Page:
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Art. IX. The English Practice of Agriculture exemplified in the Management of a Farm in Ireland, belonging to the Earl of Conyngham, at Slane, in the County of Meath, (East Meath) with an Appendix ; containing a comparative Estimate of the Irish and English Mode of Culture, as to Profit and Loss: and a regular Rotation of Crops for a Period of six Years. By Richard Parkinson, Author of the experienced Farmer, and other Works of Agriculture. Svo. pp. 338. Price

9s. bds. Longman and Co. THE reputation Mr. Parkinson has acquired as an agricul

türal author, by his “ Experienced Farmer,” and his ? Tour in America" (see Ecl. Rev. Vol. II. p. 165) certainly does not intitle him to pester the public with all the vapid remarks, crude inferences, and impertinent stories, that he may be able to pick up in the course of his agricultural pursuits. The few original observations worthy of being recorded by the press, which occur in this heterogeneous and immethodical volume, should rather have been communicated to the world in the Agricultural Magazine, or the publications of the national board, as far as the interest of English farmers is concerned. But it seems that the author inte ds it especially for circulation in Ireland; he thinks the Irish farmers and landholders will be convinced, by his example and his writing, that they follow a very imperfect system, and are extremely deficient in the most important parts of rural economy; that they will adopt the mode of agriculture which he attempted to introduce at Slane; and that they will eagerly buy up, not only the greatest part of the impression of this work, but also 500 copies of a second edition of his “ Experienced Farmer," printed in America, which he informs us he has put into the hands of two very respectable booksellers in Dublin. The obnoxious way, however, in which he speaks of Irish prejudices, and of hish manners, of the country itself, and of the character of its inhabitants, is likely to prevent his book from becoming a favourite on the other side of St. George's channel ; and we fear he will receive very unsatisfactory accounts from his Dublin booksellers.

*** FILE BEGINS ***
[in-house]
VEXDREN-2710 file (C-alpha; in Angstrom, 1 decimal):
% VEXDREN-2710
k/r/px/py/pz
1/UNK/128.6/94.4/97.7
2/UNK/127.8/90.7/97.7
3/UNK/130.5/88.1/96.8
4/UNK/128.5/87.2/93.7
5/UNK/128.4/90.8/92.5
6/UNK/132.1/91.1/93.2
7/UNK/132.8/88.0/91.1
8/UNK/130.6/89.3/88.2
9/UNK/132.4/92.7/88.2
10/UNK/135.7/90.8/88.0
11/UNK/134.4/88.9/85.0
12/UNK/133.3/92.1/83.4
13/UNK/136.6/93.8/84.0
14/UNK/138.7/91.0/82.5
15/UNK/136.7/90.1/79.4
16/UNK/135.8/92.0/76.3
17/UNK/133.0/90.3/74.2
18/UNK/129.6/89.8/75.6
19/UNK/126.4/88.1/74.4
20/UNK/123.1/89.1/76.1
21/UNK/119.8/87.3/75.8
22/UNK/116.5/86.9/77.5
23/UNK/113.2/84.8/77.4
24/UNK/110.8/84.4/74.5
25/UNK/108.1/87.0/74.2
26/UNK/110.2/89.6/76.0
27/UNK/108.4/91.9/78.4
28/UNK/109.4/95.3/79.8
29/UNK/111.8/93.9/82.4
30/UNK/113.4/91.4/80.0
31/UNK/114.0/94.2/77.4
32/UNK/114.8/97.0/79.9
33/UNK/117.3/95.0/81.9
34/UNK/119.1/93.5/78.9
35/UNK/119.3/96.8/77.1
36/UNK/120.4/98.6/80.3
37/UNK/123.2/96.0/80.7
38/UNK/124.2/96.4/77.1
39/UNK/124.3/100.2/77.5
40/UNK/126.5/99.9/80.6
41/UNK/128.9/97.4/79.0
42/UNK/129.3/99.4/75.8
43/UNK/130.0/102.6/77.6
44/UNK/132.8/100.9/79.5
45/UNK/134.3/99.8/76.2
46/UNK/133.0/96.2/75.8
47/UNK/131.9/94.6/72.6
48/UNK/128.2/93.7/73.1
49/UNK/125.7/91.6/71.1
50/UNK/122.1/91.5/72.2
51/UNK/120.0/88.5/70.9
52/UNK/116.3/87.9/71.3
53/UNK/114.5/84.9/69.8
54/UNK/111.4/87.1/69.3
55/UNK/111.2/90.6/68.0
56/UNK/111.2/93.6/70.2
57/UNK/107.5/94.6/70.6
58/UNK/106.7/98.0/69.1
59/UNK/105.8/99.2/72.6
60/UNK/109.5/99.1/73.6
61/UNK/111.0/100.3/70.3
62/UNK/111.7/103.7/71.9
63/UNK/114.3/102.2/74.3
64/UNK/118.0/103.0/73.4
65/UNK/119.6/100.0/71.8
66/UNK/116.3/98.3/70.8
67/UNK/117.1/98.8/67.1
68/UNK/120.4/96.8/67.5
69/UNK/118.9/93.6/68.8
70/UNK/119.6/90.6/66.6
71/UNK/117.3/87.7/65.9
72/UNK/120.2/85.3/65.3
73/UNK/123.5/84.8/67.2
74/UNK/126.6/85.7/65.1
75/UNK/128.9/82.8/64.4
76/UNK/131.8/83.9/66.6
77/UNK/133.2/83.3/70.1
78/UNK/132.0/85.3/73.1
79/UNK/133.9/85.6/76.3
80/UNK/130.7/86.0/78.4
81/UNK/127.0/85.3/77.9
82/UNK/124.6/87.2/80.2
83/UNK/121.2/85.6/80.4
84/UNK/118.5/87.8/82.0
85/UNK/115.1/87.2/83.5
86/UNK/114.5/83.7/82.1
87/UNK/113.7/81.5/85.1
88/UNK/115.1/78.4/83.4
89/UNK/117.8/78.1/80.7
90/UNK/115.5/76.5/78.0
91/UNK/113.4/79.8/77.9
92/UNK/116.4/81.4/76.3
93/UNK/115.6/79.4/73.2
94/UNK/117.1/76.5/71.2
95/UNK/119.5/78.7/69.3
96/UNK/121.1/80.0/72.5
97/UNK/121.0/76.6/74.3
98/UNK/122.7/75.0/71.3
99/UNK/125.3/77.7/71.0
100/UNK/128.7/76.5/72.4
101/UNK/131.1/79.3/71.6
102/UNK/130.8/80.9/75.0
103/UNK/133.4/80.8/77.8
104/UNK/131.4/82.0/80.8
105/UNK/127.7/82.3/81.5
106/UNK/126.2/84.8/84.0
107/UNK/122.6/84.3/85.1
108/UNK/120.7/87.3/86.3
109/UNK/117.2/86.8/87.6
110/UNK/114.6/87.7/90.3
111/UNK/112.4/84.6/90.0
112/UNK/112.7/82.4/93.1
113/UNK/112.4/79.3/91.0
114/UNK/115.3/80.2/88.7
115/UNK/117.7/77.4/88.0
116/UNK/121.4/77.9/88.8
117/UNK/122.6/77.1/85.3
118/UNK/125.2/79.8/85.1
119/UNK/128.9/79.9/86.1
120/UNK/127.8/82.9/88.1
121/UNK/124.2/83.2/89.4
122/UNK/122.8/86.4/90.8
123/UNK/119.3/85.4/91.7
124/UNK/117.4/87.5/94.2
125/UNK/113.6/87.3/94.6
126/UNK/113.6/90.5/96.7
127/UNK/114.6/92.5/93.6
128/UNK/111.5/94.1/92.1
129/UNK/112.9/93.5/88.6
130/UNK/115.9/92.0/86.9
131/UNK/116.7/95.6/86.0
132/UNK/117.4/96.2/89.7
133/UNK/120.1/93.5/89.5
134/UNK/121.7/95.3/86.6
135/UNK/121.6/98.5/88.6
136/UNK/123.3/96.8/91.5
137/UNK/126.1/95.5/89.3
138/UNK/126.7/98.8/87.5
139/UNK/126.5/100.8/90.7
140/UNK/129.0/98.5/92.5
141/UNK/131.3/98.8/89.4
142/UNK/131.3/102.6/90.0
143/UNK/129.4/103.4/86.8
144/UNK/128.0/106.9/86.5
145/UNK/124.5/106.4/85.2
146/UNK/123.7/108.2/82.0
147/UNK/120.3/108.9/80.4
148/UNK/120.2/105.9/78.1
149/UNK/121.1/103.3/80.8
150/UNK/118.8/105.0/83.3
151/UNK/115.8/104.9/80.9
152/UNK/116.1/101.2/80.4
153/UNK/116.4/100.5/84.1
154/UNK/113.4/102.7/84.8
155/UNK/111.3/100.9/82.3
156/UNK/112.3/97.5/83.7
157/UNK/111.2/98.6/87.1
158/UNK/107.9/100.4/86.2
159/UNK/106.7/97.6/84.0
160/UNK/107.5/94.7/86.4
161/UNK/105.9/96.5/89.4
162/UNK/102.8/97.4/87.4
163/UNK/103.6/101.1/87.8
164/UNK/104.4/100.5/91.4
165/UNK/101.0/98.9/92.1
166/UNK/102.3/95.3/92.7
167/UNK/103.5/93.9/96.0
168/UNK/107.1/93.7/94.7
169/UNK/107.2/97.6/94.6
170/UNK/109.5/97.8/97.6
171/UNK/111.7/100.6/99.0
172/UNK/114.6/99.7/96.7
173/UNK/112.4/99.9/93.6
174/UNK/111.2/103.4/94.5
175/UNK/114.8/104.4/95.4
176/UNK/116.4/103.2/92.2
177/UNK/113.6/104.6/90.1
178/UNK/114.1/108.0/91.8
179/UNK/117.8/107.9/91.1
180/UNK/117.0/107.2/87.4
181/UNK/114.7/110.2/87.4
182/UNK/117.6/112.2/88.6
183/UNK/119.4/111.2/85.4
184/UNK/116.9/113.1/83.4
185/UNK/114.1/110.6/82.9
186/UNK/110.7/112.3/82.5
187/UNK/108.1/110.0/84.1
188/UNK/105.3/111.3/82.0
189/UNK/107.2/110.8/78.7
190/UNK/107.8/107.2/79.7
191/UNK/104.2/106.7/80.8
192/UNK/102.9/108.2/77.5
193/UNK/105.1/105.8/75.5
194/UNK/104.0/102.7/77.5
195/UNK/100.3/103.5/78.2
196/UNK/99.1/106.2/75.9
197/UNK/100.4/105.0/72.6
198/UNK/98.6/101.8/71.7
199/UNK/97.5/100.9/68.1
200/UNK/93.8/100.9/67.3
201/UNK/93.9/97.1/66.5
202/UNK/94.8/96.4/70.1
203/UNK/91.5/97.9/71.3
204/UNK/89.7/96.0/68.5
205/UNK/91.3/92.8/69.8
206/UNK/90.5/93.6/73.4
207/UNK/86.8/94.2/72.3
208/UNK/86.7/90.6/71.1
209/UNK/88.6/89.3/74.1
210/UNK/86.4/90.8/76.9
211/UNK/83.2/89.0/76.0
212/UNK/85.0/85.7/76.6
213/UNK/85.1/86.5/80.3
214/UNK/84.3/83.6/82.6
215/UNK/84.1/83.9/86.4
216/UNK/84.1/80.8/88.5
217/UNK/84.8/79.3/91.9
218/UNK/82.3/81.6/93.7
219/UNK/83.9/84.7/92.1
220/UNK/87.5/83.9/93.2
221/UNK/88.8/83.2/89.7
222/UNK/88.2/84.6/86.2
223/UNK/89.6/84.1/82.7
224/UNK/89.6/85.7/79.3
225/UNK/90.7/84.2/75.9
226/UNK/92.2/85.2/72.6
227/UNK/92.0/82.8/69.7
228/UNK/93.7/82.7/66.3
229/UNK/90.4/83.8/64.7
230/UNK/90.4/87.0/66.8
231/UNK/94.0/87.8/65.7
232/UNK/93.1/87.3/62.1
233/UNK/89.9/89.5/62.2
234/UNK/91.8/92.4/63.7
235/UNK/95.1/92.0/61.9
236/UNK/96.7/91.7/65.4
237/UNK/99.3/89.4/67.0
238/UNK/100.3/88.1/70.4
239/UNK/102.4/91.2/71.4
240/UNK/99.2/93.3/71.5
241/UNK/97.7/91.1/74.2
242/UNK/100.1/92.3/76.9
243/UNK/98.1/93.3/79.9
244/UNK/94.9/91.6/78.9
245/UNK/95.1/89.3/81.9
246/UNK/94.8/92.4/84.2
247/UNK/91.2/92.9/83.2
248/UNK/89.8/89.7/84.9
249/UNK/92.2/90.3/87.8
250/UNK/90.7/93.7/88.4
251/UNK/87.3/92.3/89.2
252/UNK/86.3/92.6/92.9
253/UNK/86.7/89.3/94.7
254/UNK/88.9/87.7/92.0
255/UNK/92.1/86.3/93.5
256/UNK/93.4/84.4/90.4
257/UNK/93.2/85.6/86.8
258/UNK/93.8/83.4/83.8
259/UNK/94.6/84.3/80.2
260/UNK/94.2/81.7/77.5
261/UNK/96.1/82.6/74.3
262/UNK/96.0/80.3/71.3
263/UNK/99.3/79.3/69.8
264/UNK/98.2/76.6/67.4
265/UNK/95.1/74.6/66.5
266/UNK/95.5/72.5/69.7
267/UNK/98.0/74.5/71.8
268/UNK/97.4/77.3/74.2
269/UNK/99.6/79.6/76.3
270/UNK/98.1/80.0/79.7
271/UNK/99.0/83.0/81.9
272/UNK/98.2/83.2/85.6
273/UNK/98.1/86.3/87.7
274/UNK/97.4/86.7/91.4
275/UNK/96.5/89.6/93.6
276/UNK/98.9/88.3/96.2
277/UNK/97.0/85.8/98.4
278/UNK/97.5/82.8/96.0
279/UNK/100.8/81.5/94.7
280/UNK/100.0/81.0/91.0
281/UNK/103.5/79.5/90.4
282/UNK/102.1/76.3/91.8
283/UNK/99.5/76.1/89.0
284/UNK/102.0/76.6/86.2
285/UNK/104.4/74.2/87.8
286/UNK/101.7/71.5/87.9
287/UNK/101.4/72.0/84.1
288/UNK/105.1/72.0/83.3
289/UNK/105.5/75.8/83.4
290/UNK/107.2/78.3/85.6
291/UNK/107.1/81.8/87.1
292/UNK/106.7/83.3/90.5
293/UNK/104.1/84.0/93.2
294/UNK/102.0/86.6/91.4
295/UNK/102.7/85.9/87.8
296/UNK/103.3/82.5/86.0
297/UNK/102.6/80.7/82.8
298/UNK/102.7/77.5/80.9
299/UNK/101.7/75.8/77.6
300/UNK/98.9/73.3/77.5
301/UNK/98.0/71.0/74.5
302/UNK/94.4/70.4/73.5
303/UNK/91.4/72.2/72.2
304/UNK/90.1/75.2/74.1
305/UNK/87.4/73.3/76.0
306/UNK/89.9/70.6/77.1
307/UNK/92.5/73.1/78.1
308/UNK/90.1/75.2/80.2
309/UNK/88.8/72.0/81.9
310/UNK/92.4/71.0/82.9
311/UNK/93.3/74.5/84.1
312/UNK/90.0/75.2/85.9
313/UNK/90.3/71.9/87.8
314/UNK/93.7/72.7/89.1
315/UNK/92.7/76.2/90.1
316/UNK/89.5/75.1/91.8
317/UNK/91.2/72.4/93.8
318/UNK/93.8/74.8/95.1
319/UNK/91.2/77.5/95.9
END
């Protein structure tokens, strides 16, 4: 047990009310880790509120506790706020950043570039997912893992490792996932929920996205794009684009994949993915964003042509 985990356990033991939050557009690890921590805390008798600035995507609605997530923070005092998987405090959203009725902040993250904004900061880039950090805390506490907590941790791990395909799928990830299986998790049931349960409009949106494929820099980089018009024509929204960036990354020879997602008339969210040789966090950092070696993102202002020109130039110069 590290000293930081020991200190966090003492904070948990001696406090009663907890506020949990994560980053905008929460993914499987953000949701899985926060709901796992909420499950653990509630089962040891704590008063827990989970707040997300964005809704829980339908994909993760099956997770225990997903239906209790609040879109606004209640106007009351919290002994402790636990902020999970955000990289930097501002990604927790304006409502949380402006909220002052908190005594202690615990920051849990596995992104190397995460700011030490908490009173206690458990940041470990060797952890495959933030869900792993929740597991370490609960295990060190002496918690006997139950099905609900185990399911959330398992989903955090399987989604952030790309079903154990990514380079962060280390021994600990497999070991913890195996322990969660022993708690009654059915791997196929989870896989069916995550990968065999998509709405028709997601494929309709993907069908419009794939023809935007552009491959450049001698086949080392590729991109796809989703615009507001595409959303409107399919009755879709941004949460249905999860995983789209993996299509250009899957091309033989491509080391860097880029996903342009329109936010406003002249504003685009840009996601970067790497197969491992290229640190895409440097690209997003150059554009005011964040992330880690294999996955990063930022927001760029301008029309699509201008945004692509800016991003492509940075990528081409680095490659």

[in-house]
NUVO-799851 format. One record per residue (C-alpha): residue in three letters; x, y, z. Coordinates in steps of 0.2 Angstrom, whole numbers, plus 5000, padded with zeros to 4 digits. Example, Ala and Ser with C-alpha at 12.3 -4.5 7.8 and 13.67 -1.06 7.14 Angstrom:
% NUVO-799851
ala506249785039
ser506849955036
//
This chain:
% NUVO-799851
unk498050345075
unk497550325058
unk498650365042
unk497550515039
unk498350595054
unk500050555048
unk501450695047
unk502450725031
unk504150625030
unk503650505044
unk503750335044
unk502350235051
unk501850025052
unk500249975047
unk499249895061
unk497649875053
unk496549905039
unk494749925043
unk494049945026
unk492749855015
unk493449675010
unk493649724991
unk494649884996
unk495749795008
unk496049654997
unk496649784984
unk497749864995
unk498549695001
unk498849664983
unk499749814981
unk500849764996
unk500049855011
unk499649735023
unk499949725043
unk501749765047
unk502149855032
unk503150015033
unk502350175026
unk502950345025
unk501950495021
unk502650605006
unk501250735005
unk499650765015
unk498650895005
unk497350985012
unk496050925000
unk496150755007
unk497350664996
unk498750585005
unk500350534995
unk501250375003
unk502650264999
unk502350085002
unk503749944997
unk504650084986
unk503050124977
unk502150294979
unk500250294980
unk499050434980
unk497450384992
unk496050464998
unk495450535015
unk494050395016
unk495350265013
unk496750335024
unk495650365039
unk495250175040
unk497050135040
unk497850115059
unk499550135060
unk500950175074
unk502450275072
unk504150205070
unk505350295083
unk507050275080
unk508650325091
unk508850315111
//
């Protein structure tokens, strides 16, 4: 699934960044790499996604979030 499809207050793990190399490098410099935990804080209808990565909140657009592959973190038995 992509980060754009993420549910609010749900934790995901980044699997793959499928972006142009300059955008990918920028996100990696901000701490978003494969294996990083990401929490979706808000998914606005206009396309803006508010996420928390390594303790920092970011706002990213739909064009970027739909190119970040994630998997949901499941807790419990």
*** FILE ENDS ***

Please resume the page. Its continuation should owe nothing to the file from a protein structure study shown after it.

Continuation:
Mr. P.'s design of laying a contribution on the farmers of both countries, has occasioned some oddity in the naming of his book. To attract Irish readers, he calls it the English Practice, &ç.”; to attract English readers, we suppose, he labels it on the back, “ Parkinson's Irish Farming